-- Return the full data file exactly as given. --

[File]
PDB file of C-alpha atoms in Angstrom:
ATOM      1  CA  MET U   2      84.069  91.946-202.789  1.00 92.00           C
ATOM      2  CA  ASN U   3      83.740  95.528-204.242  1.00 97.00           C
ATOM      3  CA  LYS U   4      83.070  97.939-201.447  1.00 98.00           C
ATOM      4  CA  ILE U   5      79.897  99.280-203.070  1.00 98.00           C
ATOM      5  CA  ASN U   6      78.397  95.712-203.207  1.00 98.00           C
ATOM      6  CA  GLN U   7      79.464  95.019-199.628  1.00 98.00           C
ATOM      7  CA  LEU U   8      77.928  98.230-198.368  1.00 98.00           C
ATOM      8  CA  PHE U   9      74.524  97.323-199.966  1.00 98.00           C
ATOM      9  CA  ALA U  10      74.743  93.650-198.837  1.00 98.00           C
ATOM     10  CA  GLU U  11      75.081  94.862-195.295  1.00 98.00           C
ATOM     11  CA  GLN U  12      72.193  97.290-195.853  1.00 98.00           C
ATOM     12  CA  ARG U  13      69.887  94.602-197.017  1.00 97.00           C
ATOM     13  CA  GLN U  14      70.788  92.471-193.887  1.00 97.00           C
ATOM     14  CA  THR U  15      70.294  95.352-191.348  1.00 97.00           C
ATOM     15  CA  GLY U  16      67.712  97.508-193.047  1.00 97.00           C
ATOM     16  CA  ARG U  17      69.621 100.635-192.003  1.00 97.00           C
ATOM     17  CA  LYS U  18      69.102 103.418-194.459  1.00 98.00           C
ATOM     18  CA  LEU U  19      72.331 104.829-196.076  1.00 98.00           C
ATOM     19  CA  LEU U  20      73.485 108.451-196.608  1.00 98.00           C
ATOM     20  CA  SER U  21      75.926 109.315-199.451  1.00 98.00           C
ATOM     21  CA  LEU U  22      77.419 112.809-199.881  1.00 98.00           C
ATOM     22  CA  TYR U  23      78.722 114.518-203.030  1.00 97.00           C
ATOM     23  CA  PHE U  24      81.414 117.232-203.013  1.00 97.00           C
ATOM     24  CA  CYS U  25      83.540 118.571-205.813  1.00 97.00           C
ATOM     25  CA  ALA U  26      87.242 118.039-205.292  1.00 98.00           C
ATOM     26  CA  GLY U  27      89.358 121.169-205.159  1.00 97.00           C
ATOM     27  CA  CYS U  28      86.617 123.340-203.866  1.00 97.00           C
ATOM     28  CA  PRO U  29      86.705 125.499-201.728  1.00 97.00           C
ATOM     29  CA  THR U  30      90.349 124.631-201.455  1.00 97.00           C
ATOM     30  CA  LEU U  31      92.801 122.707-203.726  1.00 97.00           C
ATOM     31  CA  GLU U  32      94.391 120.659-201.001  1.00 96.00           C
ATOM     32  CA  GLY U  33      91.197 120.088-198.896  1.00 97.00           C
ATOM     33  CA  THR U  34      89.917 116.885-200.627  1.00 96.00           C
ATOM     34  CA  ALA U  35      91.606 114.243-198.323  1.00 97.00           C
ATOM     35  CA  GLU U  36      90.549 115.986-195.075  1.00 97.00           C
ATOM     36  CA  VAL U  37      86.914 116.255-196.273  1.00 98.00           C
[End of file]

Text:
PDB file of C-alpha atoms in Angstrom:
ATOM      1  CA  MET U   2      84.069  91.946-202.789  1.00 92.00           C
ATOM      2  CA  ASN U   3      83.740  95.528-204.242  1.00 97.00           C
ATOM      3  CA  LYS U   4      83.070  97.939-201.447  1.00 98.00           C
ATOM      4  CA  ILE U   5      79.897  99.280-203.070  1.00 98.00           C
ATOM      5  CA  ASN U   6      78.397  95.712-203.207  1.00 98.00           C
ATOM      6  CA  GLN U   7      79.464  95.019-199.628  1.00 98.00           C
ATOM      7  CA  LEU U   8      77.928  98.230-198.368  1.00 98.00           C
ATOM      8  CA  PHE U   9      74.524  97.323-199.966  1.00 98.00           C
ATOM      9  CA  ALA U  10      74.743  93.650-198.837  1.00 98.00           C
ATOM     10  CA  GLU U  11      75.081  94.862-195.295  1.00 98.00           C
ATOM     11  CA  GLN U  12      72.193  97.290-195.853  1.00 98.00           C
ATOM     12  CA  ARG U  13      69.887  94.602-197.017  1.00 97.00           C
ATOM     13  CA  GLN U  14      70.788  92.471-193.887  1.00 97.00           C
ATOM     14  CA  THR U  15      70.294  95.352-191.348  1.00 97.00           C
ATOM     15  CA  GLY U  16      67.712  97.508-193.047  1.00 97.00           C
ATOM     16  CA  ARG U  17      69.621 100.635-192.003  1.00 97.00           C
ATOM     17  CA  LYS U  18      69.102 103.418-194.459  1.00 98.00           C
ATOM     18  CA  LEU U  19      72.331 104.829-196.076  1.00 98.00           C
ATOM     19  CA  LEU U  20      73.485 108.451-196.608  1.00 98.00           C
ATOM     20  CA  SER U  21      75.926 109.315-199.451  1.00 98.00           C
ATOM     21  CA  LEU U  22      77.419 112.809-199.881  1.00 98.00           C
ATOM     22  CA  TYR U  23      78.722 114.518-203.030  1.00 97.00           C
ATOM     23  CA  PHE U  24      81.414 117.232-203.013  1.00 97.00           C
ATOM     24  CA  CYS U  25      83.540 118.571-205.813  1.00 97.00           C
ATOM     25  CA  ALA U  26      87.242 118.039-205.292  1.00 98.00           C
ATOM     26  CA  GLY U  27      89.358 121.169-205.159  1.00 97.00           C
ATOM     27  CA  CYS U  28      86.617 123.340-203.866  1.00 97.00           C
ATOM     28  CA  PRO U  29      86.705 125.499-201.728  1.00 97.00           C
ATOM     29  CA  THR U  30      90.349 124.631-201.455  1.00 97.00           C
ATOM     30  CA  LEU U  31      92.801 122.707-203.726  1.00 97.00           C
ATOM     31  CA  GLU U  32      94.391 120.659-201.001  1.00 96.00           C
ATOM     32  CA  GLY U  33      91.197 120.088-198.896  1.00 97.00           C
ATOM     33  CA  THR U  34      89.917 116.885-200.627  1.00 96.00           C
ATOM     34  CA  ALA U  35      91.606 114.243-198.323  1.00 97.00           C
ATOM     35  CA  GLU U  36      90.549 115.986-195.075  1.00 97.00           C
ATOM     36  CA  VAL U  37      86.914 116.255-196.273  1.00 98.00           C